Did you have to retrofit the rationale for Abby leaving in order to fit her back in, or is that what you guys always envisioned had happened to her?
Minear: I think the fact that she came back with a fiancé was the thing that made the most sense in a lot of ways. But we were very specific and particular in Season 2 to not drop the Abby story even though we didn't have Connie Britton. So a lot of Buck's story from the first half of Season 2 ... was him still living in her place. I mean, a lot of this — it's interesting because a lot of things you do because production necessitates it, right? You lose an actor who has only signed on for a year, and she's going off to do something else, so she can't be on your show, you can't afford to build a new set for a character, so he stays in Abby's house — it's the set that I own. So it sort of became the story. Buck is living in a relationship with a ghost. And he doesn't realize the relationship is over until long after everyone around him does.

So that's kind of Buck's story, and I always felt like he needed a moment for her to come back, so that he could say, "What the hell happened?" And we understand that he was the catalyst that allowed her to go off and "find herself." It's just that the person she found was not the person who left. Which is generally what would happen if you need to find yourself. And for Buck, I think that he was starting to build a myth in his head that this relationship had fixed him when in fact it had course-corrected him and that his own growth is his own agency and something that he can take credit for and move forward. That, for me, is what that parting moment on that bench is all about, and why I thought it was important. And if it'd come any later than the end of Season 3, it probably would've been too late and moot at that point.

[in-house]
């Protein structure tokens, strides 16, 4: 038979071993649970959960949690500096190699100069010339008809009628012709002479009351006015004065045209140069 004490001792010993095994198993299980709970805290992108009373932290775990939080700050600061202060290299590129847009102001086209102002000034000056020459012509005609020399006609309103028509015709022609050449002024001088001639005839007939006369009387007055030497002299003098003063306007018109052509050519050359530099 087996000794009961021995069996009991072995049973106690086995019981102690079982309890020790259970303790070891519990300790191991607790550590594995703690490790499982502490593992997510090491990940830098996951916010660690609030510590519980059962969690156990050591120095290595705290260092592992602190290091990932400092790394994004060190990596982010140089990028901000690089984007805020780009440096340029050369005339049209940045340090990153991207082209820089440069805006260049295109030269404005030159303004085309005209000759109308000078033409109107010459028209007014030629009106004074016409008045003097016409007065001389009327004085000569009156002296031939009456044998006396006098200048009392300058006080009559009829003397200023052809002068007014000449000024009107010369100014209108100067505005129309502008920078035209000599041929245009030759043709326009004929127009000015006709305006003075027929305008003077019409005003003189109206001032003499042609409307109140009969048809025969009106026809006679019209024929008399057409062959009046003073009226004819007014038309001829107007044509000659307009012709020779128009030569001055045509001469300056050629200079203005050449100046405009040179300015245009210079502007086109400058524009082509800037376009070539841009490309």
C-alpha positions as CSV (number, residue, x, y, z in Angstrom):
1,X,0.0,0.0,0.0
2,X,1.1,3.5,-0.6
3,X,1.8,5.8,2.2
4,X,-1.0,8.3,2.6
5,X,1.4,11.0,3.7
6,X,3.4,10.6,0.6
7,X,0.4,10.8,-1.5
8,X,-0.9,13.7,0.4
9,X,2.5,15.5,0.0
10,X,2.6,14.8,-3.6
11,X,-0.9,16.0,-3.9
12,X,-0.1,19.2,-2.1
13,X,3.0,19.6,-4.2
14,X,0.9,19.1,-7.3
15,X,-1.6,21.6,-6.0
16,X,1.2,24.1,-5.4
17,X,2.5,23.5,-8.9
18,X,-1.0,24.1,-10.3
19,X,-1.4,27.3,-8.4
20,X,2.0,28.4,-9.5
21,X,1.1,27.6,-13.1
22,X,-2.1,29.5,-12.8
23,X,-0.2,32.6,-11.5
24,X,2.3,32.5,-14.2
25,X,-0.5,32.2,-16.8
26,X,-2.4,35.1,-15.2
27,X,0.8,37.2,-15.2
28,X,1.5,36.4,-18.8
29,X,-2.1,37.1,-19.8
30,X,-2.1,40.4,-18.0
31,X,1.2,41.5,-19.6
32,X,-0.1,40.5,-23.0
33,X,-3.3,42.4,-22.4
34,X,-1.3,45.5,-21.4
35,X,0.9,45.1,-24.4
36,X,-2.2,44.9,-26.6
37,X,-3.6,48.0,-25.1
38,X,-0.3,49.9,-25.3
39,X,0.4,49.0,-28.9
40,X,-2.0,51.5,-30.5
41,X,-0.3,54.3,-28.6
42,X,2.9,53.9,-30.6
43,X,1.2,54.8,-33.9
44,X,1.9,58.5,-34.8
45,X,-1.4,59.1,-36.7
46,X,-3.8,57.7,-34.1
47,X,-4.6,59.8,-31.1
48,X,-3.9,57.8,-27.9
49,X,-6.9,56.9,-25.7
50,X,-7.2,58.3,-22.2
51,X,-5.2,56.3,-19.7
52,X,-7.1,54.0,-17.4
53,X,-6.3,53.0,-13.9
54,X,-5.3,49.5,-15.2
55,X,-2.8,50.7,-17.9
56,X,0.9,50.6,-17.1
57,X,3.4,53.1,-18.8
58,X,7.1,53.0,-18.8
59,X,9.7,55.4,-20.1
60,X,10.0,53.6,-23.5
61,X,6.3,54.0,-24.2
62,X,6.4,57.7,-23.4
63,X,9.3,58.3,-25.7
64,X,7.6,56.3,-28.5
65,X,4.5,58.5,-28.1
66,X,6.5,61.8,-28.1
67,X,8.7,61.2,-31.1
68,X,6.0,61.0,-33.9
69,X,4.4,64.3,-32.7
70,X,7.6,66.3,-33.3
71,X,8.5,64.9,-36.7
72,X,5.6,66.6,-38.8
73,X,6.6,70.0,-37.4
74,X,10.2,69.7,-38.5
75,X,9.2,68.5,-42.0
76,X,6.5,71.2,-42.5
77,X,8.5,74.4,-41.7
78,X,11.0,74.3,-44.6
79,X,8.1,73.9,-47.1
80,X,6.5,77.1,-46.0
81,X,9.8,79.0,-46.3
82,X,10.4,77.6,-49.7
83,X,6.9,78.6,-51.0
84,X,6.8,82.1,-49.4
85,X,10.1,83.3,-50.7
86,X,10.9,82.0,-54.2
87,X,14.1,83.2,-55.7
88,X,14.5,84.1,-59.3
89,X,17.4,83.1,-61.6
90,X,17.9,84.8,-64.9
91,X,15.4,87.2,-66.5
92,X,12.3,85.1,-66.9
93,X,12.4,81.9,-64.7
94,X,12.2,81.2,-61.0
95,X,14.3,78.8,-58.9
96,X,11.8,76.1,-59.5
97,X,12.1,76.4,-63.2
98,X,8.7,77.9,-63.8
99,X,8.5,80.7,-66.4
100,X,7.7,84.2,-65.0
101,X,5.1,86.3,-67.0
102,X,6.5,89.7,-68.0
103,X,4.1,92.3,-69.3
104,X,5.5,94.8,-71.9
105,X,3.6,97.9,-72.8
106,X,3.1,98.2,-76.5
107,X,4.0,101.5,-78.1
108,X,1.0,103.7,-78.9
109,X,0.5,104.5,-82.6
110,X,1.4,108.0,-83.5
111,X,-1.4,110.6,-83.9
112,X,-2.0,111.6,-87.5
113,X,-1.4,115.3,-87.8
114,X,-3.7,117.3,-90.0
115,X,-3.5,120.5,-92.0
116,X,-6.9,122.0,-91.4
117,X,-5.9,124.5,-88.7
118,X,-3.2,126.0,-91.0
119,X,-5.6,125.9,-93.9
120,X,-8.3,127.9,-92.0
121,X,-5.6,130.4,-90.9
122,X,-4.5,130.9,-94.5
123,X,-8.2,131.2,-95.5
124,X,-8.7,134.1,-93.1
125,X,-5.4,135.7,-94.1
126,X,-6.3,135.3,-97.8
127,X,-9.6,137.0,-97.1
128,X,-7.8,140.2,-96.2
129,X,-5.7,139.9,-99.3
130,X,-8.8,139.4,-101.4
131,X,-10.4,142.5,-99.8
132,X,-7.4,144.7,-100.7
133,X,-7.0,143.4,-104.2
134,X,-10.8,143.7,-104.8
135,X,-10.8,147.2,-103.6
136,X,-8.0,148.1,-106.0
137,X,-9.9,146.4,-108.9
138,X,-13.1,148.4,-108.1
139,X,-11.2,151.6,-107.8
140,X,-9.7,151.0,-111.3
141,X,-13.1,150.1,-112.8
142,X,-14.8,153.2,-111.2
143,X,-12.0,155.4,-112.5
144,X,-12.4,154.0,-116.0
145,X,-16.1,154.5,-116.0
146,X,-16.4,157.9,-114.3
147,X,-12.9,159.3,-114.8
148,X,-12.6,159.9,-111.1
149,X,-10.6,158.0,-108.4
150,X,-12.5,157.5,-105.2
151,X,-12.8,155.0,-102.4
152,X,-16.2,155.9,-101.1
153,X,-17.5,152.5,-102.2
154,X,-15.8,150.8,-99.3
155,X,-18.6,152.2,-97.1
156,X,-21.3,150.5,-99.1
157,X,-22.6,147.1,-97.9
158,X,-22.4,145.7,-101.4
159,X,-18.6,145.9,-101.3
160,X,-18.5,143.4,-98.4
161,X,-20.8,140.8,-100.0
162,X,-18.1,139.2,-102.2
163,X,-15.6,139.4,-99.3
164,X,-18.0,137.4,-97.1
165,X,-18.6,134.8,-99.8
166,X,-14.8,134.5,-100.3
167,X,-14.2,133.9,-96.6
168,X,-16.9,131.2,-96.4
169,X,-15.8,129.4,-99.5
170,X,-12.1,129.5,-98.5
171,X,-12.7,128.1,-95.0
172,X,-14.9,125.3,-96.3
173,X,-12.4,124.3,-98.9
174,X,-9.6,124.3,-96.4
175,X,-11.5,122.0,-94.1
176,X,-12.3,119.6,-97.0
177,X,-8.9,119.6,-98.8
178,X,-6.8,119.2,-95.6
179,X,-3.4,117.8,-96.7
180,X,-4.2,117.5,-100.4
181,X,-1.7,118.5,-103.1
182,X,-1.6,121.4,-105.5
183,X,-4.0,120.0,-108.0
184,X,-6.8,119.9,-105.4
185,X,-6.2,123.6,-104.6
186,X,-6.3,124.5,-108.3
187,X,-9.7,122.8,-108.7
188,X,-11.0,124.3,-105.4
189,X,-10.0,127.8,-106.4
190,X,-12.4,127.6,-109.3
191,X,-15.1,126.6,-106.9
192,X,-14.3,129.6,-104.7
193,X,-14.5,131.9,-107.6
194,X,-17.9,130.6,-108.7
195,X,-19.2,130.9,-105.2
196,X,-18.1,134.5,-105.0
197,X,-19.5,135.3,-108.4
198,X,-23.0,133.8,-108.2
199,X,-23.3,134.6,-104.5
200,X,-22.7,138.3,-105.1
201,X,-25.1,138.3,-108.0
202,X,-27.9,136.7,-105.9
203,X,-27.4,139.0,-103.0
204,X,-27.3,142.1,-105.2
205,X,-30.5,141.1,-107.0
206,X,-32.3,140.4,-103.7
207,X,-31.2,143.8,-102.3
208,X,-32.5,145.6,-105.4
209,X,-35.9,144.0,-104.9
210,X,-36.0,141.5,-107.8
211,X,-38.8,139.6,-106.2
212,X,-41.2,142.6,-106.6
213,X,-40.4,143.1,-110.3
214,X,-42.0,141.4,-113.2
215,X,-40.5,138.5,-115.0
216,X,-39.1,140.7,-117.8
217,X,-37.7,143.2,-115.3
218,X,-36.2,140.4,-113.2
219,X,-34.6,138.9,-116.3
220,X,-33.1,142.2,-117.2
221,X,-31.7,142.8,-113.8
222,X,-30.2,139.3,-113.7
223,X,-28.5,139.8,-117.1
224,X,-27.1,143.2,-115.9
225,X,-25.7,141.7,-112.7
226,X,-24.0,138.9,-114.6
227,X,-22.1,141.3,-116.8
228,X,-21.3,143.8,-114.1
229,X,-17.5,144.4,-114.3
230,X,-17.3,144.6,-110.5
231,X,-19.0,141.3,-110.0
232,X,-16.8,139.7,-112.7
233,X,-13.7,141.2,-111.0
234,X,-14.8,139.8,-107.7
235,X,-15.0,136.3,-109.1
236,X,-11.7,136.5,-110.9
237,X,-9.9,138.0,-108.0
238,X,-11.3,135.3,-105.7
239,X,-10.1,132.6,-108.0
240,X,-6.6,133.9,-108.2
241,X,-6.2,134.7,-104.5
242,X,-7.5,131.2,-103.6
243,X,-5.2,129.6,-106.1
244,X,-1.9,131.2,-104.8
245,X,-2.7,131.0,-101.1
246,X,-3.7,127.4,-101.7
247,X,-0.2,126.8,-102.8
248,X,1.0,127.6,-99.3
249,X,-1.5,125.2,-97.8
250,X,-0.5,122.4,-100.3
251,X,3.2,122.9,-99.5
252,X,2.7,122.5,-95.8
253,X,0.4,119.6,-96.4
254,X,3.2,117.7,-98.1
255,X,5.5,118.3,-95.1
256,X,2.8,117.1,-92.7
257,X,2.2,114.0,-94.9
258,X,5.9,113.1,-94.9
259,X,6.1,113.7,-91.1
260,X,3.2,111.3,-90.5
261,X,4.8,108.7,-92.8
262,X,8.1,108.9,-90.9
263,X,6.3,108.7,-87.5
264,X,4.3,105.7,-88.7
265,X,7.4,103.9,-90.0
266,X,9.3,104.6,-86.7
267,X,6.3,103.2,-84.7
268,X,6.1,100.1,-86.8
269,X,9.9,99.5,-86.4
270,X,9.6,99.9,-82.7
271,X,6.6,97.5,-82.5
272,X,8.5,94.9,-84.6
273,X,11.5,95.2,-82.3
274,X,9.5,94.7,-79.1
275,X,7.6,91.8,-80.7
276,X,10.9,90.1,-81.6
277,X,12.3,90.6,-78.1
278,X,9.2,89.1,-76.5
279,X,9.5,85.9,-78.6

From here, since now he has that closure, do you think we'll finally get to see Buck in his romantic element again?
Minear: Yes.

Well, that should be fun. Can you say what May wanted to talk to Maddie about after she brought up USC?
Minear: I can! But I won't.

With Maddie, the hostage situation at dispatch was one of my favorite episodes of the season, so it was really fun to see Josh face down Greg. Do you think Athena will get to have a similar confrontation with the man who attacked her?
Minear: I would not be a bit surprised, and I think that Brooke Shields' character might help her with that.

It seems like a lot of the characters this season faced and triumphed over traumas this season, including Buck, Maddie, Athena, Chim, Eddie, Bobby, Hen, and Michael. Who should we be worried about going forward?
Minear: I think you can worry about all of them on some level. Yeah, it's true. We didn't go out of this season like Buck had a fire truck on top of him at the end of last season, and he wasn't even sure if he would be able to continue his career. I wouldn't worry yet. What I really wanted to do was end the season on an up-note for everybody. So you just never know when the next thing's going to hit. I mean, I'd be worried for Rob Lowe.

There you go. So speaking of Rob Lowe, now that both shows have been renewed for the next seasons, are you guys starting to think about crossover plans for the two shows?
Minear: Yes, I think we will definitely avail ourselves of that opportunity.

Thinking about Season 4, are there any themes or disasters that you really want to do next?